The Washington PostDemocracy Dies in Darkness

Opinion Brittney Griner highlights Russia’s inhumane drug policies

Brittney Griner, a WNBA star and two-time Olympic gold medalist, is escorted to a court hearing outside Moscow last week. (AP Photo/Alexander Zemlianichenko)

Niko Vorobyov is a Russian-British freelance journalist and author of the book “Dopeworld: Adventures in the Global Drug Trade.”

When basketball star Brittney Griner was convicted in Russia of drug possession and smuggling and sentenced to 9½ years in a penal colony — for inadvertently carrying a vape cartridge containing 0.7 grams of cannabis oil in her luggage — the world was right to condemn her prosecution as a purely political farce.

But the case was also a reminder of Russia’s inhumane and rotten drug policies.

Griner is now living through a similar nightmare alongside tens of thousands of Russians convicted of drug possession and trafficking under draconian statutes known as “the People’s Laws” because of the number of people imprisoned under them. Altogether, drug violations account for over a quarter of all Russian prisoners.

On paper, small amounts of certain substances for personal use are decriminalized in Russia and are an administrative offense punishable by a fine. In practice, however, researchers have discovered that cops most often find just enough drugs to push for a serious sentence, a statistical anomaly that could be explained only by the consistent planting of evidence. Most often, this is done to either meet quotas or shake down their marks for a bribe. An “on-the-spot fine,” as it were. Those who can’t pay end up in Russian prisons, where torture and tuberculosis are everyday phenomena.

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Once the system labels you a “narkoman” (drug addict), your life becomes much more complicated. One particularly cruel story stands out in my mind: A young woman who dreamed of becoming a mother was told to get an abortion because she was HIV-positive, depressing her to the brink of suicide.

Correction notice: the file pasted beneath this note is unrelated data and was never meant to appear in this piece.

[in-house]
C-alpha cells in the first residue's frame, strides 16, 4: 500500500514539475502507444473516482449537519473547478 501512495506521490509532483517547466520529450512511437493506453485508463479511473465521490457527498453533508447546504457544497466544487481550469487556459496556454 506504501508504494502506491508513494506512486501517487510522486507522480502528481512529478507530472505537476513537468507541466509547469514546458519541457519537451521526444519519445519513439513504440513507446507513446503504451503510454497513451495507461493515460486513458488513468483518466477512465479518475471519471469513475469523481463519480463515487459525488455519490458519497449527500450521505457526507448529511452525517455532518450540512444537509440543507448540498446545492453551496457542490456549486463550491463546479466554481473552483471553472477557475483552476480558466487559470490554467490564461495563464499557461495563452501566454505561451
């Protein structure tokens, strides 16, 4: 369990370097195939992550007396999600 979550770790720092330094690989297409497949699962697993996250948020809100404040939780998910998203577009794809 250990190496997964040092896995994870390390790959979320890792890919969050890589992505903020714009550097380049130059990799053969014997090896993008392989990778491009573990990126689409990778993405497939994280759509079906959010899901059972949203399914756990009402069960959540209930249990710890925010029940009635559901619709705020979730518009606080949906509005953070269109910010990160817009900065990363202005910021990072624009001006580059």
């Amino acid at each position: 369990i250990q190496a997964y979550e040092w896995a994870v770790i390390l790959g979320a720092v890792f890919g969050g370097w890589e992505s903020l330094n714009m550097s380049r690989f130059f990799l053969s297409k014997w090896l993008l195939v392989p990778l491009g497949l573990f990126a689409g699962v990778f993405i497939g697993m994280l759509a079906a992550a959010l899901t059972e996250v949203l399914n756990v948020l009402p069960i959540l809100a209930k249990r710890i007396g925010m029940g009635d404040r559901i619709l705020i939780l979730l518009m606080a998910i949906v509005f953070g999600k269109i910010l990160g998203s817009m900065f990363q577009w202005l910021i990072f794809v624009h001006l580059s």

When she found out it was possible to give birth to a healthy baby, even with HIV, the doctors called her an irresponsible junkie and an unfit parent. She held firm and had a healthy baby girl, found a job, gave up heroin and filed a complaint against the doctors. Then, when it seemed like things were finally going her way, the police framed her for drugs. She was released just in time to be reunited with her daughter, but the inconsistent HIV treatment she received while imprisoned wore her body down. She died a few months later. Her name was Oksana Shpagina, and there are many stories like hers.

Occasionally, drugs find their way to the pockets of dissidents and journalists, like the case of reporter Ivan Golunov. In a rare instance of justice prevailing, Golunov was freed after a media storm, and the cops responsible for his ordeal were locked away themselves. But who were the masterminds behind the smear job? Are we supposed to believe the low-ranking officers planned to frame an investigative journalist all by themselves? We don’t know. Still, the high-profile saga failed to bring about any changes to Russia’s stubbornly prohibitionist and corrupt system.

The Russian government has even outlawed methadone, a substitute for heroin globally recognized for helping wean drug users off the hard stuff. Methadone has been available in Ukraine since 2003, but after Crimea came under Russian control, drug users there were cut off from methadone treatment. Some hopped back on the needle, others overdosed or killed themselves. Hundreds of Crimea’s registered methadone patients likely died within a year. The same fate likely awaits the residents of occupied Ukraine.

The Post's View: Brittney Griner must go free, but not at any price

Meanwhile, according to official data, more than 1 million Russians are HIV-positive. A third of new cases in 2020 came from injecting drugs, and the number of overdose deaths doubled from 2019 to 2021.

And yet, most Russians seem to support zero-tolerance policies. Of course, Russia is not unique on this. But in many countries, the approach to combating drug use is evolving. Many states in the United States have legalized cannabis and are allowing research into psychedelics. There’s still a lot to dismantle in the criminal and cultural approaches to drugs, but at least Americans are having the debate.

In Russia, we cannot even get accurate information about drug use because of laws against “narco-propaganda.” NGOs are fined for giving safety advice to drug users; saying anything other than “drugs are bad” is basically a crime. You can even get in trouble for wearing a hat with a marijuana leaf.

Russia’s drug laws are cruel and an integral arm of the authoritarian state. Griner’s case has amplified that. It should also open our eyes to the drug war’s global toll on freedom and public health. Sadly, Russia is far from the only abuser. There are drug users all over the world in desperate need for compassionate addiction treatments. There are people languishing in prisons for possession and nonviolent offenses.

Let Griner go — let them all go.